This past week has been a very rainy, thunder storming week. The beginning of the week started with Tropical Storm Colin dropping a good 5 inches of rain at our location, while other locations got more or less. Every day this week we have had rain and thunderstorms including today (but now the sun is back out again). As a result, I didn't get the chance to do as much photography as I would like. However, at the garden a gulf fritillary caterpillar continued it's lifecycle going from a caterpillar to (soon) a butterfly. While this is not the exact same caterpillar, chrysalis, butterfly in all these pictures, I thought it might be interesting for some to follow the lifecycle and gain an appreciation for nature.
In order to attract this particular caterpillar, you must have the 'host' plant for the caterpillars to eat. These caterpillars like the "passion flower" vine. Here's a picture of the flower this vine produces. Quite an elaborate flower with lots of color.
If you have this particular plant (and there are a few other colors besides the purple passion flower), then you have the beginning of the lifecycle.
These orange caterpillars with the black spikes will eat this plant in order to grow up to the point of forming a chrysalis.
Once the caterpillar reaches adult stage, it will find a suitable place (hopefully safe) to begin the cycle of creating a butterfly. If you find a caterpillar in the 'J' position, it's about to start building a chrysalis (or pupae).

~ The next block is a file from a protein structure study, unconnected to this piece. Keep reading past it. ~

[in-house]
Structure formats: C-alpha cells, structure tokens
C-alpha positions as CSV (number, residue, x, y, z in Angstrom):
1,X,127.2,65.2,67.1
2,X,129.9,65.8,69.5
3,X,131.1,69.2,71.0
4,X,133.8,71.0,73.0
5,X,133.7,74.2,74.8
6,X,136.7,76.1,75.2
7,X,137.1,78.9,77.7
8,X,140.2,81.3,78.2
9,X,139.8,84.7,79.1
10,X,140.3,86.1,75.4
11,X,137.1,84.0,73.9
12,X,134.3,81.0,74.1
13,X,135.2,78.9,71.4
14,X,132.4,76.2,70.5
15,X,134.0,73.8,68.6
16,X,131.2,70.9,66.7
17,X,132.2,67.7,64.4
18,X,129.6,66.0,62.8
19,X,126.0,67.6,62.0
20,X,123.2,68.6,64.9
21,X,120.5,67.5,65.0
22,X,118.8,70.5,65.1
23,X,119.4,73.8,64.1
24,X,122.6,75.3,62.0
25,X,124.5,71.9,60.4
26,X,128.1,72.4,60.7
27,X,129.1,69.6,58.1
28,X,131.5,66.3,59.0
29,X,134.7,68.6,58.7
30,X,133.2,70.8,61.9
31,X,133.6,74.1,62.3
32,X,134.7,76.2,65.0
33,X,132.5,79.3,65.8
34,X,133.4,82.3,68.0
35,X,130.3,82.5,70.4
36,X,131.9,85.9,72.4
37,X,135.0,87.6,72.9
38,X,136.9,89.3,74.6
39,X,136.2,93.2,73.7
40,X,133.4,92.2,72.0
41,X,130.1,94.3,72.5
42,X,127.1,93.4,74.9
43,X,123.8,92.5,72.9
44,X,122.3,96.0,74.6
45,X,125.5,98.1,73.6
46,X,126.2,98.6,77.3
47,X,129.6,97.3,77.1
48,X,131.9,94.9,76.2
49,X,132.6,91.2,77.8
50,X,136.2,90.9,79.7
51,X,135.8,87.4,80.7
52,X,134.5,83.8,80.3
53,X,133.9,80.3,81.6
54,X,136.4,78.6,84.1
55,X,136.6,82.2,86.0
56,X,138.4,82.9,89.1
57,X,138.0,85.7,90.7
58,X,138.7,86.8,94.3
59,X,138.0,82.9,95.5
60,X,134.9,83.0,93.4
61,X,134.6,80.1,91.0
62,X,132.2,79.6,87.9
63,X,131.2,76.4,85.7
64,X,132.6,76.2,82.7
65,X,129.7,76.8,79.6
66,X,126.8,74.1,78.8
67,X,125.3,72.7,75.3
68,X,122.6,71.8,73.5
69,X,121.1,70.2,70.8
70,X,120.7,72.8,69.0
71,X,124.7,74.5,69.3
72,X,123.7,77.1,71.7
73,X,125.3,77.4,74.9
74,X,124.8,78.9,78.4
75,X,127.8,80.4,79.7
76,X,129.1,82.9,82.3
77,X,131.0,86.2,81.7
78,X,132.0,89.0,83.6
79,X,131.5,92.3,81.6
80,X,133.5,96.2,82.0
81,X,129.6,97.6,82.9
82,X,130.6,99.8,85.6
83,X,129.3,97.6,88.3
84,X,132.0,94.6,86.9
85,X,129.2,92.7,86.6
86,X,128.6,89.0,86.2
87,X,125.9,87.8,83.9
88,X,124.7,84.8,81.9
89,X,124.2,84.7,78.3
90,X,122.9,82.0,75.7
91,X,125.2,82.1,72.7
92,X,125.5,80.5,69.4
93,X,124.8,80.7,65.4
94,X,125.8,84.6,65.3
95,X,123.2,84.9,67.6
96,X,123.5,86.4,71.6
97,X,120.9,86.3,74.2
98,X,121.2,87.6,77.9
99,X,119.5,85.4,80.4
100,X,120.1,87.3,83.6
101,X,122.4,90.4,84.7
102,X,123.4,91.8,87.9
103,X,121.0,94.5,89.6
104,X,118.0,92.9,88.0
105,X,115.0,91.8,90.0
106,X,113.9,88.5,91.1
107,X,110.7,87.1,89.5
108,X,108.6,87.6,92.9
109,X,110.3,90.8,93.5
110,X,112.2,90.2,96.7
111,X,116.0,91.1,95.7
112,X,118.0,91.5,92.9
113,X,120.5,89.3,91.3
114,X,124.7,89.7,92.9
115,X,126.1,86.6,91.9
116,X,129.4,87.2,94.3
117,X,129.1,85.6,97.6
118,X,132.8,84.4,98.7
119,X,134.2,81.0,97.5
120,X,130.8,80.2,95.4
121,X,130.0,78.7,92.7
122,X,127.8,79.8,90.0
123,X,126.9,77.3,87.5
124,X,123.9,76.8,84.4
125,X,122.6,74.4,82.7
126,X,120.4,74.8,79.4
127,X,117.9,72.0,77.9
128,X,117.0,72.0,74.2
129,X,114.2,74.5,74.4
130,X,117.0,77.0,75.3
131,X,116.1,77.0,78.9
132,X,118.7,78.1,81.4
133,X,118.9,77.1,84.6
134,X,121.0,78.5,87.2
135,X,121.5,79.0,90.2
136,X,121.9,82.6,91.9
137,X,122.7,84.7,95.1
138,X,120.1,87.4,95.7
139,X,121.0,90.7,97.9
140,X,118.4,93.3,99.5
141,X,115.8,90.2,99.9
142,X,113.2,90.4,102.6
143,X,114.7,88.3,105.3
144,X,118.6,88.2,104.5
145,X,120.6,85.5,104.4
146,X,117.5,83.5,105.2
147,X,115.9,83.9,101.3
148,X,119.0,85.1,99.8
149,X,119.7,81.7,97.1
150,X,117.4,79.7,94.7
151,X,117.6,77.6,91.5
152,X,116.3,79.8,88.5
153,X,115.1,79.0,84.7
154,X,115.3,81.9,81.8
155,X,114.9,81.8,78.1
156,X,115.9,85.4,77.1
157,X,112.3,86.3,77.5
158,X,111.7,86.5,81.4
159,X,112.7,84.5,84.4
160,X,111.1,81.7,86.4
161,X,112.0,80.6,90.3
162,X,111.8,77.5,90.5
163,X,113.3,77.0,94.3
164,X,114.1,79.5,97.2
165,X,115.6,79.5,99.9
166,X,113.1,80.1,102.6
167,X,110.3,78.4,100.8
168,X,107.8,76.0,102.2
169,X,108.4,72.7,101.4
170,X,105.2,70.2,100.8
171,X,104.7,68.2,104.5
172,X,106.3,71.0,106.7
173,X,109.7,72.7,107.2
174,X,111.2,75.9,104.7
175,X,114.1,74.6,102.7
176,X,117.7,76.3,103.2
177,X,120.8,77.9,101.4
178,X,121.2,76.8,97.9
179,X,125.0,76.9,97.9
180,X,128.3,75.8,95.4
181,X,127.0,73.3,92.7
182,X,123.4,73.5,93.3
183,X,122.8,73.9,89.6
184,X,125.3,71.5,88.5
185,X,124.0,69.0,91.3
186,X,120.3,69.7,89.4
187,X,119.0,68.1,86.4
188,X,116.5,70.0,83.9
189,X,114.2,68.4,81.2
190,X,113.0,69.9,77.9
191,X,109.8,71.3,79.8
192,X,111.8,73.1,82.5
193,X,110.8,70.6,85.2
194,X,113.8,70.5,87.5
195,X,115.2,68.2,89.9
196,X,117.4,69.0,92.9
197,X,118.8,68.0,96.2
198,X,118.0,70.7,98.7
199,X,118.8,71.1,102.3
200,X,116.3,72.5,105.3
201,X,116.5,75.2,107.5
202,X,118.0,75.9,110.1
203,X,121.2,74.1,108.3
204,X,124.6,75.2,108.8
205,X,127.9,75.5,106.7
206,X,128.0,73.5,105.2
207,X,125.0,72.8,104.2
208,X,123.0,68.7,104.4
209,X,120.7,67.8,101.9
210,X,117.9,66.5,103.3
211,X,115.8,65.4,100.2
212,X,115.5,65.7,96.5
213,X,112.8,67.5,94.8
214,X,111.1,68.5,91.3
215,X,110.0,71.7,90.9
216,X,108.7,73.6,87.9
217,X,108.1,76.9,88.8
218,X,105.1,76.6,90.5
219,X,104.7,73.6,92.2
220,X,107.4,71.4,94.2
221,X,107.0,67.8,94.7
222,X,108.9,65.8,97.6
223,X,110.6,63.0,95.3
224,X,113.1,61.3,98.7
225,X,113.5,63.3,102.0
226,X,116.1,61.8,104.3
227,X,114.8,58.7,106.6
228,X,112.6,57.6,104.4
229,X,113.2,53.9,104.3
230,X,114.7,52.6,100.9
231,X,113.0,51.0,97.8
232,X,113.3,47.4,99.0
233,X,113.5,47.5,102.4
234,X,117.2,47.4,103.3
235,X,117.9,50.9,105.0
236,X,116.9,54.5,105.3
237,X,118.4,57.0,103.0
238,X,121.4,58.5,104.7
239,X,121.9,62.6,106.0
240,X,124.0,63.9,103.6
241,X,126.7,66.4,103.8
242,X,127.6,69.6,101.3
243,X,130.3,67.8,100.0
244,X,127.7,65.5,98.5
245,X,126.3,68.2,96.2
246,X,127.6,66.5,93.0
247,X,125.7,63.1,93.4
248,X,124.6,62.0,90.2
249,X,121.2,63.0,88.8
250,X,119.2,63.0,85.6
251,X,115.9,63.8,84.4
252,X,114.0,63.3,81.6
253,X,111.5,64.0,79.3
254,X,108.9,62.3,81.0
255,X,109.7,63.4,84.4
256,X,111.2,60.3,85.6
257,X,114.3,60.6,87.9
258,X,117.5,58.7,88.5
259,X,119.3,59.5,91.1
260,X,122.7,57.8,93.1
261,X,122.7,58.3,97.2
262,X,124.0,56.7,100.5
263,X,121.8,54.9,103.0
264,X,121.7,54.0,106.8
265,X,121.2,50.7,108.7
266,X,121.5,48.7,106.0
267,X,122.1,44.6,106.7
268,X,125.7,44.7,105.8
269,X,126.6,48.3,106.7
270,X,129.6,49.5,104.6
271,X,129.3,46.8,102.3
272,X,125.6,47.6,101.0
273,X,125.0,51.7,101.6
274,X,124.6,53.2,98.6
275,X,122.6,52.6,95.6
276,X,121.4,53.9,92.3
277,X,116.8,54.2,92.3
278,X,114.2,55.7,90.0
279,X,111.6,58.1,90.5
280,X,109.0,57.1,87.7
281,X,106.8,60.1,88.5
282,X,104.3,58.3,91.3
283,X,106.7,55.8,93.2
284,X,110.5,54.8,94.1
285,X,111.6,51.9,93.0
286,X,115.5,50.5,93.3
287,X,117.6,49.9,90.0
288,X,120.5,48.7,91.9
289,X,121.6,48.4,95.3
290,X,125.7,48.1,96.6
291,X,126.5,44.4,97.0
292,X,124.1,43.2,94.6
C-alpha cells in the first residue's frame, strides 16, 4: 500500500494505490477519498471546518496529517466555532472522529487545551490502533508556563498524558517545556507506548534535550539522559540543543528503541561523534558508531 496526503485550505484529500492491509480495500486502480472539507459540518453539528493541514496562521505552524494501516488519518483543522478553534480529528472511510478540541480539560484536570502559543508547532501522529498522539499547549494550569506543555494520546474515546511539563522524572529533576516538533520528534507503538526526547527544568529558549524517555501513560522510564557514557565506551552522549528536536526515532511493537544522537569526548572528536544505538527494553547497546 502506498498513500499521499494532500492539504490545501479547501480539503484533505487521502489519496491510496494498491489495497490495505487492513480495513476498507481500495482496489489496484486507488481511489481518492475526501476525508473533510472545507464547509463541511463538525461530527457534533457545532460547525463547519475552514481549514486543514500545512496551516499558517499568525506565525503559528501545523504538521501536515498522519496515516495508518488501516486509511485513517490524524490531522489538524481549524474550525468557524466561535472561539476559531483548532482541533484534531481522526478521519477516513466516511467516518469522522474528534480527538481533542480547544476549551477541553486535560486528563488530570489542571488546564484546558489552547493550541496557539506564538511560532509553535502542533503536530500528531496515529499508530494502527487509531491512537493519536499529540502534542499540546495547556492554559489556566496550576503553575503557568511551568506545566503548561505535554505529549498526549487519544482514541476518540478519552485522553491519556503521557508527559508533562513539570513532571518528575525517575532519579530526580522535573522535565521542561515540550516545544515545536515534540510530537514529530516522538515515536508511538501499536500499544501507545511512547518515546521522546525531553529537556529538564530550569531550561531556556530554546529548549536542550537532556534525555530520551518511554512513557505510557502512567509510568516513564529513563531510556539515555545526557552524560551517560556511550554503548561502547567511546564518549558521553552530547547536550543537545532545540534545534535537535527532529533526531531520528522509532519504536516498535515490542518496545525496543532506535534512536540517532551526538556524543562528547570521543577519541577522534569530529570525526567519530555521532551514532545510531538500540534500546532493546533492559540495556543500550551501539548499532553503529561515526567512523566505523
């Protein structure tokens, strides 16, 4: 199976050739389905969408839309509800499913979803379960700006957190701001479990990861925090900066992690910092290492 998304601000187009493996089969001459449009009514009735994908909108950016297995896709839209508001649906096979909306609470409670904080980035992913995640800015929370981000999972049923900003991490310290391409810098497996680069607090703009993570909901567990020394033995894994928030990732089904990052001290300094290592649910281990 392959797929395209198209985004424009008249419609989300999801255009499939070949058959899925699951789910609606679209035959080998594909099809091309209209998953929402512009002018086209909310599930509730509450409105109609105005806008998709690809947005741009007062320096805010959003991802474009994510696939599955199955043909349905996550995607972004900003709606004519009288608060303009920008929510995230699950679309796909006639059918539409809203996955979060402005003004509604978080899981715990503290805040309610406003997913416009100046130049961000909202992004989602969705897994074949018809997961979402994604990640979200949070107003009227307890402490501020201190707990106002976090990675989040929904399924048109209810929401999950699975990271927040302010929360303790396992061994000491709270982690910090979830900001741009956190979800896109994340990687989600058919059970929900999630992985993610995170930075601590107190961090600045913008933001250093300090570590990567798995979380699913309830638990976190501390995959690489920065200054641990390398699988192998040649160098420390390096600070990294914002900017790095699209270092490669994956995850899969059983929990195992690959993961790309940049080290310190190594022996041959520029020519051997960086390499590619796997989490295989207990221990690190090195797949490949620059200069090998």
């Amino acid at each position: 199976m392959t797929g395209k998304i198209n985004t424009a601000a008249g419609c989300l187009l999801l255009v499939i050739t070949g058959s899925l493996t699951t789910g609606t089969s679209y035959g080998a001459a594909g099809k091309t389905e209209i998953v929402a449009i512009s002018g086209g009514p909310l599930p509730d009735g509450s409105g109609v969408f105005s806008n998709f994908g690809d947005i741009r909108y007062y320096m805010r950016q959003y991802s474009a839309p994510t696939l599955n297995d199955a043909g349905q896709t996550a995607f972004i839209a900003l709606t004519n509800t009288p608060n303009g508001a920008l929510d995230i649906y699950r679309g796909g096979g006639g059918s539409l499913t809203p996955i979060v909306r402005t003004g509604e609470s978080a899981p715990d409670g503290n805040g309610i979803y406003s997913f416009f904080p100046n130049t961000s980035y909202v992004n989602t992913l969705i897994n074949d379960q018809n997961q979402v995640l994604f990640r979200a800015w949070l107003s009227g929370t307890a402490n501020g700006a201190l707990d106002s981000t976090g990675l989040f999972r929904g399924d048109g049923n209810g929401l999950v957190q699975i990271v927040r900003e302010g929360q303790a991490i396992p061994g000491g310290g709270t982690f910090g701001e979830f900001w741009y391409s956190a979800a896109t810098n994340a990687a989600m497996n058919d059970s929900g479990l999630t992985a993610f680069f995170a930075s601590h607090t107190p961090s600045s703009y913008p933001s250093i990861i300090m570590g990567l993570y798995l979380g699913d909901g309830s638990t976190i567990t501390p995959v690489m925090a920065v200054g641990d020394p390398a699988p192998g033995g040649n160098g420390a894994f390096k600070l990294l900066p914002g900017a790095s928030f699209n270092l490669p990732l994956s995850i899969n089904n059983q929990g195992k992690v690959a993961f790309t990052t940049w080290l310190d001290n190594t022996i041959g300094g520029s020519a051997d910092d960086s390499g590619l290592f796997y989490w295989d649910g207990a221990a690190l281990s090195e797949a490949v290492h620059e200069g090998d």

The chrysalis itself is not colorful. It's a dull brown-gray color (sometimes even whitish) and is very small in size (about 1 inch in length). This particular chrysalis was attached to a garbage can by silk threads.
The chrysalis stays in this form for eleven to twenty-one days providing no predator comes and destroys it (and that includes humans!). When the time comes, a small crack will begin to form at the tip of the chrysalis and the butterfly's head will be revealed. It continues to slowly move down through the bottom of the chrysalis until its legs are free to cling onto the shell of the chrysalis and pull itself the rest of the way out. If you're lucky, you might be there at the right time to witness this miracle of nature. The butterfly will emerge, and begin to pump fluids from the abdomen into the shriveled wings. Once this process is completed, the butterfly will take flight.
I just missed the emerging of this butterfly, but it was still hanging onto the chrysalis drying it's wings. The one below is on one of our boat trailer tires. We have had several decide this is the appropriate place to complete the lifecycle and we have delayed boating waiting on a butterfly to arrive.
The underside of the butterflies wings look quite a bit different than the top side of the wings.
A full grown Gulf fritillary butterfly eating pollen from a bush near the purple passion flower vine.
Here's another URL from the University of Florida with more details about the overall lifecycle of this butterfly.
Until next time...